In March 1204 the crusaders and Venetians agreed to seize the city a second time and to elect a Latin emperor. This siege ended in a second capture and a three-day sack of Constantinople. The pope criticized the outrage. Whole libraries and collections of art were destroyed but the Venetians managed to salvage what they could and sent it all back to Venice. Of particular importance were sacred relics including a fragment identified as the True Cross and part of the head of John the Baptist.
Faith at its purest and most innocent was perhaps inherent in one of the most horrifying and disastrous episodes, the so-called CHILDREN'S CRUSADE of 1212. For these children, faith, love and hope could destroy the infidels where force alone had failed. Their motivation was more simple, more primitive and naive. Their faith and love was part of that general trend toward regeneration and spiritual awakening that we mentioned at the start of this lecture.
There were two Children's Crusades which started simultaneously in 1212, one from the Rhineland, the other in the Loire valley. A ten year old boy, Nicholas, preached the Children's Crusade at Cologne and is said to have recruited more than 20,000 children to his cause. When the pilgrims reached Italy, many of the girls were taken into brothels and others were taken as servants. Those boys who eventually carried on to the east were sold as slaves.
In May 1212, there appeared at Saint-Denis, a twelve year old boy by the name of Stephen. He was alleged to have gathered 30,000 children but at Marseilles they fell into the hands of thieves and were sold as slaves at Alexandria. Over 2000 alone perished when their ships sank in the Mediterranean. The Children's Crusades were not merely a brief episode but rather part of that deeply rooted unrest which had disturbed the conscience of the masses. Above all, the miracles associated with Stephen (it's said that animals, birds, fish and butterflies joined him) point forward to two other figures -- St. Francis of Assisi and Joan of Arc.
In the Fifth Crusade (1218-1221) the Christians attempted the conquest of Egypt on the notion that this was the center of Muslim strength. That Crusade was a miserable failure. Emperor Frederick II (1194-1250) personally led the Sixth Crusade (1228-1229). No fighting was involved. Speaking Arabic and long familiar with the Muslims from his experience in Sicily, Frederick secured more for the Christians by negotiation than any crusader had secured by force since the First Crusade. In 1229 he signed a treaty with Saladin's nephew that restored Jerusalem to the Latin world. Bethlehem and Nazareth were also handed over and a ten year truce was signed.
The last two major crusades were organized by the saintly king of France, Louis IX (1215-1270). In 1248, Louis attacked Egypt with the idea of then regaining Palestine. A horrible strategist, Louis' and his army were defeated, taken prisoner, and made to pay an enormous ransom to obtain their freedom. Louis tried again in 1270, leading his troops on an expedition to Tunis in North Africa. There was no success here either as Louis and much of his army died from plague.
Slowly, the Christian possessions in the Holy Lands were retaken. Acre, the last stronghold of the crusaders, surrendered in 1291.
The ultimate effect of the Crusades on European history is certainly debatable. What is certain is that the crusaders made very little direct impact on the east where the only visible remnants of their conquests were their castles. There may have been some broadening of perspective that comes from the exchange and the clash between two cultures, but the interaction between Muslim and Christian was more meaningful in Spain and Sicily than it was in the Holy Lands.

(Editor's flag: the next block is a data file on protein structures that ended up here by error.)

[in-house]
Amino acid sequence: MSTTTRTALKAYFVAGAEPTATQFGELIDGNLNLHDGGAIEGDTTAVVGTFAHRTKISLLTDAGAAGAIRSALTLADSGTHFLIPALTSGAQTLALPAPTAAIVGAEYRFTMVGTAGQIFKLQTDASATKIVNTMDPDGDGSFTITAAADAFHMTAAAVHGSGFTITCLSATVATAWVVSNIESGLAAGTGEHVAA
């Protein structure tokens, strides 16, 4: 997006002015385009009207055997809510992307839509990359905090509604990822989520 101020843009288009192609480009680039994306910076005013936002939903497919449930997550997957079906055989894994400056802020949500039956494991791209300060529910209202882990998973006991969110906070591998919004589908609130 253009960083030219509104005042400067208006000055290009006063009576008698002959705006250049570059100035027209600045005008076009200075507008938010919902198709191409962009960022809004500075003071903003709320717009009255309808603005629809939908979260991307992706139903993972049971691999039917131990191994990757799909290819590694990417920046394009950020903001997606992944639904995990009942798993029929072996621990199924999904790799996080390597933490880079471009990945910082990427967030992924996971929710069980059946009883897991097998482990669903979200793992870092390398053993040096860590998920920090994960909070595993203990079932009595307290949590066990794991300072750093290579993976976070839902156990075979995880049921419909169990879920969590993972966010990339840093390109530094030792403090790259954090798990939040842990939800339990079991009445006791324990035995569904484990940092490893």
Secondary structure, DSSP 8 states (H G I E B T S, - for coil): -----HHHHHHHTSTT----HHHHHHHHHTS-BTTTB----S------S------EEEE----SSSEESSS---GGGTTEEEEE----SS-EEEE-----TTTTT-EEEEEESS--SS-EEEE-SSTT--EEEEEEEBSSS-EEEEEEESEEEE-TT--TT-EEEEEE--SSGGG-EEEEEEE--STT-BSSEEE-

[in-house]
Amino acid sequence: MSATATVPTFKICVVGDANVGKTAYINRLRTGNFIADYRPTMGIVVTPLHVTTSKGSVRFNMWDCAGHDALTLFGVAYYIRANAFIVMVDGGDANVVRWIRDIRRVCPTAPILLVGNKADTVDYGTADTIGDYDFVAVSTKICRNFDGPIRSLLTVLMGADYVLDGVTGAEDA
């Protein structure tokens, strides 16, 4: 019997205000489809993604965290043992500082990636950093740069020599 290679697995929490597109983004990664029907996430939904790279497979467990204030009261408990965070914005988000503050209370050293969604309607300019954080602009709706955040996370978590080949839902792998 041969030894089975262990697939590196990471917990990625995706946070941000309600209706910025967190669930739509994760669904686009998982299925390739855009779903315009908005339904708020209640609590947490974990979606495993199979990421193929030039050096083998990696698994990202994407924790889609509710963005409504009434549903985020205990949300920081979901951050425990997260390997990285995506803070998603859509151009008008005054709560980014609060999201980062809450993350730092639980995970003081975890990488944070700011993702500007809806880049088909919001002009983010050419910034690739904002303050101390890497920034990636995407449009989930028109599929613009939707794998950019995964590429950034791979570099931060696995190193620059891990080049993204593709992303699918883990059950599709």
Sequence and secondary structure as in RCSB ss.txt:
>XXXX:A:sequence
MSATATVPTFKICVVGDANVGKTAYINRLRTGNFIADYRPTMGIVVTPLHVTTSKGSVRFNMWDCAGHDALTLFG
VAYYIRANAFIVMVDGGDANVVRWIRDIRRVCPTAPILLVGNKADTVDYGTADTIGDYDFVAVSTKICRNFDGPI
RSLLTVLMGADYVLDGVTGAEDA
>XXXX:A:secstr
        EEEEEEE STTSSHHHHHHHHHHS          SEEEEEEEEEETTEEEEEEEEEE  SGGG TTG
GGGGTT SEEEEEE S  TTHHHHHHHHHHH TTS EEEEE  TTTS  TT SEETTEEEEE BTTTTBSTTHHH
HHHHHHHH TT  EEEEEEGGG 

The Crusades did manage to reduce the number of quarrelsome and contentious knights in Europe. The Crusades provided an outlet for their penchant for fighting and it has been argued that European monarchs were able to consolidate their control much more easily now that the warrior class had been reduced in number.
The Crusades also contributed to the economic growth of the Italian port cities of Genoa, Pisa and Venice. Of course, the great wealth and growing population of 11th century Europe had made the Crusades possible in the first place. The Crusades may have enhanced trade but they certainly were not the cause of the revival of trade. Italian merchants would have pursued their trade with the east regardless of whether or not the Crusades took place.
In general, it can be said that the almost incredible success of the First Crusade helped raise the self-confidence of the medieval west. For centuries Europe had been on the defensive against Islam -- now a western army could march into a center of Islamic power and take their coveted prize. With this in mind, the 12th century became an age of optimism and rebirth (see Lecture 26). To the Christians of the west it must have seemed as if God was on their side and that they could accomplish anything. But there was a negative side to the crusading balance sheet. There is no escaping the fact of the Crusader's savage butchery -- of Jews at home and of Muslims abroad. The Crusades certainly accelerated the deterioration of western relations with the Byzantine Empire and contributed to the destruction of that realm, with the disastrous consequences that followed. And western colonialism in the Holy Land was only the beginning of a long history of colonialism that has continued into the 20th century.
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copyright © 2000 Steven Kreis